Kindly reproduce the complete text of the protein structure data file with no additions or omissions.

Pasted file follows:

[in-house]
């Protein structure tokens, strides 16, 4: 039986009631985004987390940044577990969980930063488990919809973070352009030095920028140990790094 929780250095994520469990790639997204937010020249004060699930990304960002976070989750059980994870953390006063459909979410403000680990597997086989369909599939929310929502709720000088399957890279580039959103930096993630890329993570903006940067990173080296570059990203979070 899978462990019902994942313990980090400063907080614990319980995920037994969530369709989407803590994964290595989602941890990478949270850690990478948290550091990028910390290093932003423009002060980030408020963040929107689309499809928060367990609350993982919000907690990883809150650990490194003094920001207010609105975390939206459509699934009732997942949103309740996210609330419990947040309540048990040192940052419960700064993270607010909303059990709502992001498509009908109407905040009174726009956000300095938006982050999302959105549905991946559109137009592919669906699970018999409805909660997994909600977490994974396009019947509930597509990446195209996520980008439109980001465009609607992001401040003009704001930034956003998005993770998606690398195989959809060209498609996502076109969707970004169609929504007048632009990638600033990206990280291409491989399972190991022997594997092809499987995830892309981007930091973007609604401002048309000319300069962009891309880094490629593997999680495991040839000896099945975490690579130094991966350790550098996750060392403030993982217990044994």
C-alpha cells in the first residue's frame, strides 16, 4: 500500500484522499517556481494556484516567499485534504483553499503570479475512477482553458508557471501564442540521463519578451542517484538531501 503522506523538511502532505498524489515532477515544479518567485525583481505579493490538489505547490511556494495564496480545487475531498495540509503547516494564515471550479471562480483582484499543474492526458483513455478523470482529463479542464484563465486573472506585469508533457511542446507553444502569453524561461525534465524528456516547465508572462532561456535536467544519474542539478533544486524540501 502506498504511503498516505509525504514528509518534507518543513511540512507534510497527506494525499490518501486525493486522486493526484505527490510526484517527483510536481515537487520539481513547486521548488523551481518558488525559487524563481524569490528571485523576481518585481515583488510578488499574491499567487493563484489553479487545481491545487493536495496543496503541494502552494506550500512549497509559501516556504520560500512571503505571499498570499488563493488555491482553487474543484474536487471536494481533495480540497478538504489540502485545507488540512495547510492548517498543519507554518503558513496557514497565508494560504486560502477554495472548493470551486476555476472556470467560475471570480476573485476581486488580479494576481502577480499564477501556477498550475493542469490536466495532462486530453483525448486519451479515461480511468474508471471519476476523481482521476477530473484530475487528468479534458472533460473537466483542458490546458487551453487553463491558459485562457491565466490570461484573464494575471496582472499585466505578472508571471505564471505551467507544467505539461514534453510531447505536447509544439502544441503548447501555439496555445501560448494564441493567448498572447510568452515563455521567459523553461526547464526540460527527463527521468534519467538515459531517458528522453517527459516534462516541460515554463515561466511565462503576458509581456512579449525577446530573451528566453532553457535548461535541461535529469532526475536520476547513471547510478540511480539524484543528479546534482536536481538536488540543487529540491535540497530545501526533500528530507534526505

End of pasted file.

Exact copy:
[in-house]
């Protein structure tokens, strides 16, 4: 039986009631985004987390940044577990969980930063488990919809973070352009030095920028140990790094 929780250095994520469990790639997204937010020249004060699930990304960002976070989750059980994870953390006063459909979410403000680990597997086989369909599939929310929502709720000088399957890279580039959103930096993630890329993570903006940067990173080296570059990203979070 899978462990019902994942313990980090400063907080614990319980995920037994969530369709989407803590994964290595989602941890990478949270850690990478948290550091990028910390290093932003423009002060980030408020963040929107689309499809928060367990609350993982919000907690990883809150650990490194003094920001207010609105975390939206459509699934009732997942949103309740996210609330419990947040309540048990040192940052419960700064993270607010909303059990709502992001498509009908109407905040009174726009956000300095938006982050999302959105549905991946559109137009592919669906699970018999409805909660997994909600977490994974396009019947509930597509990446195209996520980008439109980001465009609607992001401040003009704001930034956003998005993770998606690398195989959809060209498609996502076109969707970004169609929504007048632009990638600033990206990280291409491989399972190991022997594997092809499987995830892309981007930091973007609604401002048309000319300069962009891309880094490629593997999680495991040839000896099945975490690579130094991966350790550098996750060392403030993982217990044994």
C-alpha cells in the first residue's frame, strides 16, 4: 500500500484522499517556481494556484516567499485534504483553499503570479475512477482553458508557471501564442540521463519578451542517484538531501 503522506523538511502532505498524489515532477515544479518567485525583481505579493490538489505547490511556494495564496480545487475531498495540509503547516494564515471550479471562480483582484499543474492526458483513455478523470482529463479542464484563465486573472506585469508533457511542446507553444502569453524561461525534465524528456516547465508572462532561456535536467544519474542539478533544486524540501 502506498504511503498516505509525504514528509518534507518543513511540512507534510497527506494525499490518501486525493486522486493526484505527490510526484517527483510536481515537487520539481513547486521548488523551481518558488525559487524563481524569490528571485523576481518585481515583488510578488499574491499567487493563484489553479487545481491545487493536495496543496503541494502552494506550500512549497509559501516556504520560500512571503505571499498570499488563493488555491482553487474543484474536487471536494481533495480540497478538504489540502485545507488540512495547510492548517498543519507554518503558513496557514497565508494560504486560502477554495472548493470551486476555476472556470467560475471570480476573485476581486488580479494576481502577480499564477501556477498550475493542469490536466495532462486530453483525448486519451479515461480511468474508471471519476476523481482521476477530473484530475487528468479534458472533460473537466483542458490546458487551453487553463491558459485562457491565466490570461484573464494575471496582472499585466505578472508571471505564471505551467507544467505539461514534453510531447505536447509544439502544441503548447501555439496555445501560448494564441493567448498572447510568452515563455521567459523553461526547464526540460527527463527521468534519467538515459531517458528522453517527459516534462516541460515554463515561466511565462503576458509581456512579449525577446530573451528566453532553457535548461535541461535529469532526475536520476547513471547510478540511480539524484543528479546534482536536481538536488540543487529540491535540497530545501526533500528530507534526505